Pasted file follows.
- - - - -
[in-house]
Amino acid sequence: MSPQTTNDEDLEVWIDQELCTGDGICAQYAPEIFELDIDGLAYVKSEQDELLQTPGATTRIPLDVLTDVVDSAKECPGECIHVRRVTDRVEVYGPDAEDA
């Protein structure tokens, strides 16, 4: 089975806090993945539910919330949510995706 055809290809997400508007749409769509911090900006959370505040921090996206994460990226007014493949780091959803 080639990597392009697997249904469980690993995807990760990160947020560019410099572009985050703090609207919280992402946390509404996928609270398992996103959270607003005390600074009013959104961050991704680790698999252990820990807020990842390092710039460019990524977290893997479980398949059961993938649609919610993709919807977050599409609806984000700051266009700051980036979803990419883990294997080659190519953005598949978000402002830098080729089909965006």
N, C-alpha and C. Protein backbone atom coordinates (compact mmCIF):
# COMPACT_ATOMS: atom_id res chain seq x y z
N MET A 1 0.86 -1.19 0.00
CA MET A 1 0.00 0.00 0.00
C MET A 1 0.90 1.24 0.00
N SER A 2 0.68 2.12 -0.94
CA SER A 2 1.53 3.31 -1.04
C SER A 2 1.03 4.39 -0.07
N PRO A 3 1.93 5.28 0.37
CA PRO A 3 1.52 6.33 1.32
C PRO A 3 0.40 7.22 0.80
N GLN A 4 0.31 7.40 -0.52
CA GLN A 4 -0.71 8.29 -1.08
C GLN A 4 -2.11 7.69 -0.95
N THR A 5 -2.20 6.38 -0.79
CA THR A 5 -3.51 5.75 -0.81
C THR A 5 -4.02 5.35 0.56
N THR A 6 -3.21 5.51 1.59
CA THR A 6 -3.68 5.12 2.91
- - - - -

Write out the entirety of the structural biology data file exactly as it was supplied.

[in-house]
Amino acid sequence: MSPQTTNDEDLEVWIDQELCTGDGICAQYAPEIFELDIDGLAYVKSEQDELLQTPGATTRIPLDVLTDVVDSAKECPGECIHVRRVTDRVEVYGPDAEDA
């Protein structure tokens, strides 16, 4: 089975806090993945539910919330949510995706 055809290809997400508007749409769509911090900006959370505040921090996206994460990226007014493949780091959803 080639990597392009697997249904469980690993995807990760990160947020560019410099572009985050703090609207919280992402946390509404996928609270398992996103959270607003005390600074009013959104961050991704680790698999252990820990807020990842390092710039460019990524977290893997479980398949059961993938649609919610993709919807977050599409609806984000700051266009700051980036979803990419883990294997080659190519953005598949978000402002830098080729089909965006």
N, C-alpha and C. Protein backbone atom coordinates (compact mmCIF):
# COMPACT_ATOMS: atom_id res chain seq x y z
N MET A 1 0.86 -1.19 0.00
CA MET A 1 0.00 0.00 0.00
C MET A 1 0.90 1.24 0.00
N SER A 2 0.68 2.12 -0.94
CA SER A 2 1.53 3.31 -1.04
C SER A 2 1.03 4.39 -0.07
N PRO A 3 1.93 5.28 0.37
CA PRO A 3 1.52 6.33 1.32
C PRO A 3 0.40 7.22 0.80
N GLN A 4 0.31 7.40 -0.52
CA GLN A 4 -0.71 8.29 -1.08
C GLN A 4 -2.11 7.69 -0.95
N THR A 5 -2.20 6.38 -0.79
CA THR A 5 -3.51 5.75 -0.81
C THR A 5 -4.02 5.35 0.56
N THR A 6 -3.21 5.51 1.59
CA THR A 6 -3.68 5.12 2.91